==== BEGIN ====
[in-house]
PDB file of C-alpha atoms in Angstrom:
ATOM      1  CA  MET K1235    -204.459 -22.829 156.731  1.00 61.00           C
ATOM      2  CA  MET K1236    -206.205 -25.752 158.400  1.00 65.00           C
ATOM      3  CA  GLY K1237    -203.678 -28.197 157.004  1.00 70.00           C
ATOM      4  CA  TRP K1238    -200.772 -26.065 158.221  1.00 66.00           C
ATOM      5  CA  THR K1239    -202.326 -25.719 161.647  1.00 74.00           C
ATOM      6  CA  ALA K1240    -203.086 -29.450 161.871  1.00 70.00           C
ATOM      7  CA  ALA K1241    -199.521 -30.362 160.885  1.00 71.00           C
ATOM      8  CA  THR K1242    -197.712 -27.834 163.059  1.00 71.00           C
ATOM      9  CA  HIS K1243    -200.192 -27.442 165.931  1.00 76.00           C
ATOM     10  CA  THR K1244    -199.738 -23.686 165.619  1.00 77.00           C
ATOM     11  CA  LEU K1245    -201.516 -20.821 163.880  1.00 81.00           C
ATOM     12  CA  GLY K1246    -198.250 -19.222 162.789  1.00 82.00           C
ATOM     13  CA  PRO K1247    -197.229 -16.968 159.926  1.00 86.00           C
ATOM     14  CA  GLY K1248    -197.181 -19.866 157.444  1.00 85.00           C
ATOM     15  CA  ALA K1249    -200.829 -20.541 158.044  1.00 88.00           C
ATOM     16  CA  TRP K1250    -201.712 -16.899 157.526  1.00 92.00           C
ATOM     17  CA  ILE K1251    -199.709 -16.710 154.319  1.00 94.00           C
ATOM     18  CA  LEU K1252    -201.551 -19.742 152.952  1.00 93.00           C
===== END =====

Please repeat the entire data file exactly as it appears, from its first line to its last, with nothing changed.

[in-house]
PDB file of C-alpha atoms in Angstrom:
ATOM      1  CA  MET K1235    -204.459 -22.829 156.731  1.00 61.00           C
ATOM      2  CA  MET K1236    -206.205 -25.752 158.400  1.00 65.00           C
ATOM      3  CA  GLY K1237    -203.678 -28.197 157.004  1.00 70.00           C
ATOM      4  CA  TRP K1238    -200.772 -26.065 158.221  1.00 66.00           C
ATOM      5  CA  THR K1239    -202.326 -25.719 161.647  1.00 74.00           C
ATOM      6  CA  ALA K1240    -203.086 -29.450 161.871  1.00 70.00           C
ATOM      7  CA  ALA K1241    -199.521 -30.362 160.885  1.00 71.00           C
ATOM      8  CA  THR K1242    -197.712 -27.834 163.059  1.00 71.00           C
ATOM      9  CA  HIS K1243    -200.192 -27.442 165.931  1.00 76.00           C
ATOM     10  CA  THR K1244    -199.738 -23.686 165.619  1.00 77.00           C
ATOM     11  CA  LEU K1245    -201.516 -20.821 163.880  1.00 81.00           C
ATOM     12  CA  GLY K1246    -198.250 -19.222 162.789  1.00 82.00           C
ATOM     13  CA  PRO K1247    -197.229 -16.968 159.926  1.00 86.00           C
ATOM     14  CA  GLY K1248    -197.181 -19.866 157.444  1.00 85.00           C
ATOM     15  CA  ALA K1249    -200.829 -20.541 158.044  1.00 88.00           C
ATOM     16  CA  TRP K1250    -201.712 -16.899 157.526  1.00 92.00           C
ATOM     17  CA  ILE K1251    -199.709 -16.710 154.319  1.00 94.00           C
ATOM     18  CA  LEU K1252    -201.551 -19.742 152.952  1.00 93.00           C